☆ CICAF 2017 - Part 1: Arrival & Competition Day ☆
It’s been a few weeks since I got back from my trip overseas, and the end of CICAF 2017. Now is probably a good time to write about the whole thing, before the details fade too far from my mind. I’m going to be breaking this down into several entries, because each day was so full, this report could get very long if I don’t!
First off, I want to say, this event was AMAZING. I’ve had an experience with one international event before, but that was World Cosplay Summit, and it was also about 7 years ago. To be doing another international event after so long was both exciting and nerve wracking. I wondered, how would it compare to WCS? How different would it be, or would it be the same? Would I have the stamina to get through a large scale event like I did when I was 24? The uncertainties were many, but in the end, it not only did not disappoint, but the experience exceeded my expectations! I’ll save the compare and contrast for later -- for now, let’s get into a run down of the days! Day Zero and Day One sort of blurred together for us, so I’ll tackle both of those together.
Day Zero for us was sort of a blur. On Wednesday morning we (Myself, Rynn, and Indra) flew to San Francisco to meet up and take our flight together to Hangzhou. Because of the length of the flight (just under 13 hours) and the time-difference, we ended up arriving around 8PM on Thursday evening. WOW. I slept off and on during the flight, so when we arrived I wasn’t as exhausted as I thought I would be. We were the last of the teams to arrive in China, and the competition was the very next morning, so we knew we had a busy night ahead of us. Due to us living in completely different parts of the country, we still needed to re-check and revise some of our choreography since we had to lengthen our skit to 3 minutes for the finals (while most events these days has a pretty standard 2:30 maximum time limit, CICAF is much different as has a 3 minute minimum, asking that skits be between 3 and 7 minutes). We also weren’t sure if we were going to be able to assemble our sets that night with the rest of the teams, or if we would have to do it in the morning before the competition. Luckily, the others waited for us to arrive, so as soon as we got to the hotel and checked in, we dropped our bags, grabbed our sets and props, and got on the bus to the convention venue. Although they hadn’t in the past, this year they were allowing teams to set up their props and backdrop pieces, and store them overnight. We were SO RELIEVED by this. Talk about hit-the-ground-running! The bus ride from our hotel to the convention center was nearly half an hour, so it gave all of us a little time to chat, although Rynn and I were pretty quiet since we were kinda fried, and everyone else had had a couple of days to get used to each other. Thanks to my pre-sorting all of our set pieces, assembly went SUPER FAST. We were completely done in less than an hour, and had a chance to look at and walk the stage. They offered to let us do a full run with our audio and sets, but as we had not been able to revise our choreography yet, we settled for just having a chance to walk the stage, and get a feel for the space. Once everyone had had a chance to do that, we headed back to the hotel. Rynn and I were up until around 2AM refining our new choreography. It was only 4 hours of sleep, but I woke up naturally at 6AM. Rynn, on the other hand only slept about an hour since she just couldn’t fall asleep/stay asleep. Whoops.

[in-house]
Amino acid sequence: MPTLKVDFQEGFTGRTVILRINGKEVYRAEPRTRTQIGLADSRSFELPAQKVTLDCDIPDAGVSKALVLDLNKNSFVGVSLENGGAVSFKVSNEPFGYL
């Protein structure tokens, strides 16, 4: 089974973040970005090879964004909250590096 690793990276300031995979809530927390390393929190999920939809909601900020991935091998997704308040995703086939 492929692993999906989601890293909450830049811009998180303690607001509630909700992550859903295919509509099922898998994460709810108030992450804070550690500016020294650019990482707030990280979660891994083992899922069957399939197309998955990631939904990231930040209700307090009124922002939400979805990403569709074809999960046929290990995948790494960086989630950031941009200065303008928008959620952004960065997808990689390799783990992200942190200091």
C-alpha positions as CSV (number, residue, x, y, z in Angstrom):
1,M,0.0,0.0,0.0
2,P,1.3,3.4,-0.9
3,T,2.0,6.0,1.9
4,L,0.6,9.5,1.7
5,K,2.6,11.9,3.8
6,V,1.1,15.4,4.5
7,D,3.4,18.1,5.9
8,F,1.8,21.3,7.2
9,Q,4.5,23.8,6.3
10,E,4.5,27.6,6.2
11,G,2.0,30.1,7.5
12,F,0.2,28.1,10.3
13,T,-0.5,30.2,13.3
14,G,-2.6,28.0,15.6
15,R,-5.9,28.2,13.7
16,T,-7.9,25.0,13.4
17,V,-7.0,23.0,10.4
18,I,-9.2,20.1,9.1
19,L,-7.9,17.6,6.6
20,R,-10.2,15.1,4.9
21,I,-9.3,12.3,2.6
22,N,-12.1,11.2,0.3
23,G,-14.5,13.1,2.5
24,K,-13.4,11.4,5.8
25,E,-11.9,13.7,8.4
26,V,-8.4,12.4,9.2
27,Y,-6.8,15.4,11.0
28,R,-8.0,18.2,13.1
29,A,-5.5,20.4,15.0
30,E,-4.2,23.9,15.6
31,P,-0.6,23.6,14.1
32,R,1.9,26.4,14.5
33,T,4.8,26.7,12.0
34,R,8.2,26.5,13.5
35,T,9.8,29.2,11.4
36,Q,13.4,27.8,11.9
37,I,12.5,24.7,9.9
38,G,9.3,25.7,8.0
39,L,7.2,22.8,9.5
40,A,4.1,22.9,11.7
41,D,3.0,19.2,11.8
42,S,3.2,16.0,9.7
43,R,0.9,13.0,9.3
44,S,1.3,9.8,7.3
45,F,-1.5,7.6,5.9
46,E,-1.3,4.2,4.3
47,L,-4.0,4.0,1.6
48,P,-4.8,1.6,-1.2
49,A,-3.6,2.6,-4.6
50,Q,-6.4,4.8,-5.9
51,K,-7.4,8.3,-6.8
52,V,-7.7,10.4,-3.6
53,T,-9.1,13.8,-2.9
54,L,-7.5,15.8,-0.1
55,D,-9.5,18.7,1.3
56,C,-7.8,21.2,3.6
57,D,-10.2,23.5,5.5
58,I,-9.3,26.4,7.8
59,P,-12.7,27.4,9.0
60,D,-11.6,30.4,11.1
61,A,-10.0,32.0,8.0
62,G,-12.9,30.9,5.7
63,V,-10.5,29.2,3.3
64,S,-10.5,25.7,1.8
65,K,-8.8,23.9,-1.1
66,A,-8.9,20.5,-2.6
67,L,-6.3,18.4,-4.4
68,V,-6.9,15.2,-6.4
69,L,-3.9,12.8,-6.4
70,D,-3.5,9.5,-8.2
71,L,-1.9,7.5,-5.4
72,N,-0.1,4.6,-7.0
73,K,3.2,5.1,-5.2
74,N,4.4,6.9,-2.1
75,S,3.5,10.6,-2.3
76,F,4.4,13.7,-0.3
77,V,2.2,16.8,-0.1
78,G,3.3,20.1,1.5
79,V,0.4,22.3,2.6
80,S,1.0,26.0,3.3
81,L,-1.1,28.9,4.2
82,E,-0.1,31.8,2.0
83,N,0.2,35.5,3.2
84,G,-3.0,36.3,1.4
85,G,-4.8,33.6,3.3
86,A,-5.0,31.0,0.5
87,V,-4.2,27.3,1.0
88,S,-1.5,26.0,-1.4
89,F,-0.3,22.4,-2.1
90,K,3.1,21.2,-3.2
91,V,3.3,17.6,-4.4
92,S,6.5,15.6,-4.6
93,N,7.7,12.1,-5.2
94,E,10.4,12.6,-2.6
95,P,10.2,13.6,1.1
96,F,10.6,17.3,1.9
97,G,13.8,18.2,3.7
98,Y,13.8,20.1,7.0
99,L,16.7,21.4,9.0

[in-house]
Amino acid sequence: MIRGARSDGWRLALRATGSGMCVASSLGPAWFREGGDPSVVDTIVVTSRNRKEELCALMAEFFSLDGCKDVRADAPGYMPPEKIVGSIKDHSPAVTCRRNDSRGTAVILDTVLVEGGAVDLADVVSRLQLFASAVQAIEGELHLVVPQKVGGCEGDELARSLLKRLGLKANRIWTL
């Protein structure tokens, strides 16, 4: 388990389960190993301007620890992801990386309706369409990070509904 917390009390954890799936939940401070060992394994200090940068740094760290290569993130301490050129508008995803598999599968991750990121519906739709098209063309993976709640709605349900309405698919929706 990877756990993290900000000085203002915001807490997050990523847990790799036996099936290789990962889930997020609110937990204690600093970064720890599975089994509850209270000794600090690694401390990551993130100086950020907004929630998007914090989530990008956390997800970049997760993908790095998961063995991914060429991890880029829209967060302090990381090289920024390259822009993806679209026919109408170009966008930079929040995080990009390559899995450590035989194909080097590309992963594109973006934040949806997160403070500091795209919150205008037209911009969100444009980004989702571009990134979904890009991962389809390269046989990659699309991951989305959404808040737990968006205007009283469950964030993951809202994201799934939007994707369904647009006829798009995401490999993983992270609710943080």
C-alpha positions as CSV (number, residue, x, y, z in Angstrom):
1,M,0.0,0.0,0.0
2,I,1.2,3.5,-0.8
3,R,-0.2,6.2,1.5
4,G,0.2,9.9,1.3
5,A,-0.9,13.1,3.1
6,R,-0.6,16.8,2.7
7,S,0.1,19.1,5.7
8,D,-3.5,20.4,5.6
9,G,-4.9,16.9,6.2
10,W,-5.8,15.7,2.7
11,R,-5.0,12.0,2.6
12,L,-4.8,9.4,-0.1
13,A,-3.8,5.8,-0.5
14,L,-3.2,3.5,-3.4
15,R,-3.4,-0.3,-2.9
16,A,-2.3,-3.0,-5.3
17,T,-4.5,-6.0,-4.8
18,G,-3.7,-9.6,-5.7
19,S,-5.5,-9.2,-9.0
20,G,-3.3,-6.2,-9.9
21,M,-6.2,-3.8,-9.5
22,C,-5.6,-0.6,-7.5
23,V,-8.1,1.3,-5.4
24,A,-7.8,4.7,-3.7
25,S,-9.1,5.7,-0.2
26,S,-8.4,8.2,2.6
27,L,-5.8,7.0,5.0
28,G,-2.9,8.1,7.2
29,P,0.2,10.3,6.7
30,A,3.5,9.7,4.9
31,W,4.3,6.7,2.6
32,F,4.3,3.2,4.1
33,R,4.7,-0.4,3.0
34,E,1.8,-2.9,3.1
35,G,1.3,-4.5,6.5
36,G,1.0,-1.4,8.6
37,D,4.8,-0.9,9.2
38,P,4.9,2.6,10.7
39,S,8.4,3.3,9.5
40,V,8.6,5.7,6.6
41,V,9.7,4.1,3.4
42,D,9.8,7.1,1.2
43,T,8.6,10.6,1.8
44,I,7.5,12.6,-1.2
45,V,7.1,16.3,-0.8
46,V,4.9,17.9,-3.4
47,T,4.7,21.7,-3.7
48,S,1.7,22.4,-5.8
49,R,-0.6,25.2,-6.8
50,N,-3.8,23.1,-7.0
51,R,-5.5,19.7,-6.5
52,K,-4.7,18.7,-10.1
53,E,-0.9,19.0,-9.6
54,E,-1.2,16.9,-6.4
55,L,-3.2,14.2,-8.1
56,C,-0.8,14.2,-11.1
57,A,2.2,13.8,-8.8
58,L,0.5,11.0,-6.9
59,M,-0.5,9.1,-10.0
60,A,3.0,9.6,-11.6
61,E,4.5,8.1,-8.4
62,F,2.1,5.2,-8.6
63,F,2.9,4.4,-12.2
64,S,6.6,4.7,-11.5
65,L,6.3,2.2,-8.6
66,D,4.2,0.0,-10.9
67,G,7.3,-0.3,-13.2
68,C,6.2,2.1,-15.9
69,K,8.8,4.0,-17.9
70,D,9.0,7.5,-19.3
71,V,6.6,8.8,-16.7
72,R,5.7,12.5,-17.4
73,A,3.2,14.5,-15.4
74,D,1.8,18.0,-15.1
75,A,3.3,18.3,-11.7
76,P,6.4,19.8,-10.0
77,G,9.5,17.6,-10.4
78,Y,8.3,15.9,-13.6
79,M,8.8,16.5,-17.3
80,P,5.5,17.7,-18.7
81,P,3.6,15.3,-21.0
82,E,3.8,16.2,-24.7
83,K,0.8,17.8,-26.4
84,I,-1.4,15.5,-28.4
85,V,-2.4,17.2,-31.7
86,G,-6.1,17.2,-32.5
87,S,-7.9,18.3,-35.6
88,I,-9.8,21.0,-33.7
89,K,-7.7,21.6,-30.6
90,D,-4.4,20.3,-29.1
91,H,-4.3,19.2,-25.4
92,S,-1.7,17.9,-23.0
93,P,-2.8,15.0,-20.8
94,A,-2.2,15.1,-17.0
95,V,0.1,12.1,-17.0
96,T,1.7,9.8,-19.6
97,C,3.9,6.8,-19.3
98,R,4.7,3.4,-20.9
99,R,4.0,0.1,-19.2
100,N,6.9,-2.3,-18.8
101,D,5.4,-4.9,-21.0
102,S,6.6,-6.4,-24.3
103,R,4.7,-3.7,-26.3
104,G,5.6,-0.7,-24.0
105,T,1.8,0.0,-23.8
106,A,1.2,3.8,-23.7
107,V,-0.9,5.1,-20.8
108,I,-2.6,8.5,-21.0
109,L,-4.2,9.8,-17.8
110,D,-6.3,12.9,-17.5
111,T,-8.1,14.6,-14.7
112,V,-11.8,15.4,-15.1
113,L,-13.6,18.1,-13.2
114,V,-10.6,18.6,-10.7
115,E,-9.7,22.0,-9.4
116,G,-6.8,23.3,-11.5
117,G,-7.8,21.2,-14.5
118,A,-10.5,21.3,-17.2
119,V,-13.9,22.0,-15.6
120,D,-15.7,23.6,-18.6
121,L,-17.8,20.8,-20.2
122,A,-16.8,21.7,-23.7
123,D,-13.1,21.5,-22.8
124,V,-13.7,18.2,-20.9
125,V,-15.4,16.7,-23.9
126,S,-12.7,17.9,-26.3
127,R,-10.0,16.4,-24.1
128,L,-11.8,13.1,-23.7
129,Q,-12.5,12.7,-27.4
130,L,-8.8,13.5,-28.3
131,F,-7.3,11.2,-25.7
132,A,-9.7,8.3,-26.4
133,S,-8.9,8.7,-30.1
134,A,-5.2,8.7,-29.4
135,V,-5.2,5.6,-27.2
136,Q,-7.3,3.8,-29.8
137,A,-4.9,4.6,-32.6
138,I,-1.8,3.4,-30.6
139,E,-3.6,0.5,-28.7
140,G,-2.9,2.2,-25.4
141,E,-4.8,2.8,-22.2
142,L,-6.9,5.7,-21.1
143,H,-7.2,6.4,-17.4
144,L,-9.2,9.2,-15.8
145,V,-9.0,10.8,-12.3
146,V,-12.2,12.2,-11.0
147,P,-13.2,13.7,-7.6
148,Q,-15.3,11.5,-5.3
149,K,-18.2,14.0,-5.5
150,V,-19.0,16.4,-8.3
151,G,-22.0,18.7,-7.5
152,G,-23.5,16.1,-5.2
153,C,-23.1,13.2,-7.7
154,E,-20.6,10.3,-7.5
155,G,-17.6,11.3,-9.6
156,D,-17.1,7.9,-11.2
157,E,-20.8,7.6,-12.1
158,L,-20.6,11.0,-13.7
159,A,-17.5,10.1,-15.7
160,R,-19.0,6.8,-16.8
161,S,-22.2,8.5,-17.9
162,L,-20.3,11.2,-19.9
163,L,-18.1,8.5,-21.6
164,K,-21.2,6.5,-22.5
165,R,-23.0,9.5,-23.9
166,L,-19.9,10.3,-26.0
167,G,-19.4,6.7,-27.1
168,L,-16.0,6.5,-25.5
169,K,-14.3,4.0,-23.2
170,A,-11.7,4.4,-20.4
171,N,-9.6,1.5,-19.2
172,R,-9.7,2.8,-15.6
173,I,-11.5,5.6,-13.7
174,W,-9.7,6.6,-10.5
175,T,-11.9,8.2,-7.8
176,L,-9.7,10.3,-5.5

Day One, the first official morning waking up in China, was Performance Day. Thanks to Jet Lag, We woke naturally, no alarms needed, at around 5:45. The breakfast buffet at the hotel didn’t start until 7AM, but we were awake, so we just stayed awake. By 7AM we were ready to go, so we went downstairs with Indra to get our grub on. Knowing that we were going to be fed during this event, but not when or what, we immediately decided that it was in our best interest to fill up as much as we could on breakfast every day.
The spread was AWESOME. They had steamed buns, various types of vegetables, gyoza, eggs, noodles, several types of rice dishes… not to mention your standard breakfast staples like cereal, yogurt, coffee, juice… it was amazing. Normally I am not one to eat first thing in the morning, because it tends to be difficult and makes me feel nauseous. Jet Lag must have been on my side again, because I was STARVING, and ate about 3 plates worth of food. Once we were done, we headed back upstairs to do our makeup and get at least partially in costume. While getting ready, I randomly had Smash Mouth’s “Allstar” pop into my head. I mention this, because this became a re-occuring thing throughout the entire weekend, and I still don’t know why, because it’s not like I had heard the song anywhere recently. Rynn and I started singing it and broke into hysterical laughter because we could not believe how insane the lyrics actually are, or that we remembered them so perfect. Once we were made-up and zipped into our dresses, we went back downstairs to catch the ride to the venue. We all piled into this nice bus, and off we went! Rynn and I sat in the way back so we had a place to set out ladders (which we had taken back to the hotel to practice with). We were not the only ones in partial costume, or even no costume at all, which was interesting! Many people brought their costumes and got ready in our back room area, which had several mirrors, and some larger changing booths that would mostly be in use the rest of the weekend for all of the Chinese cosplayers.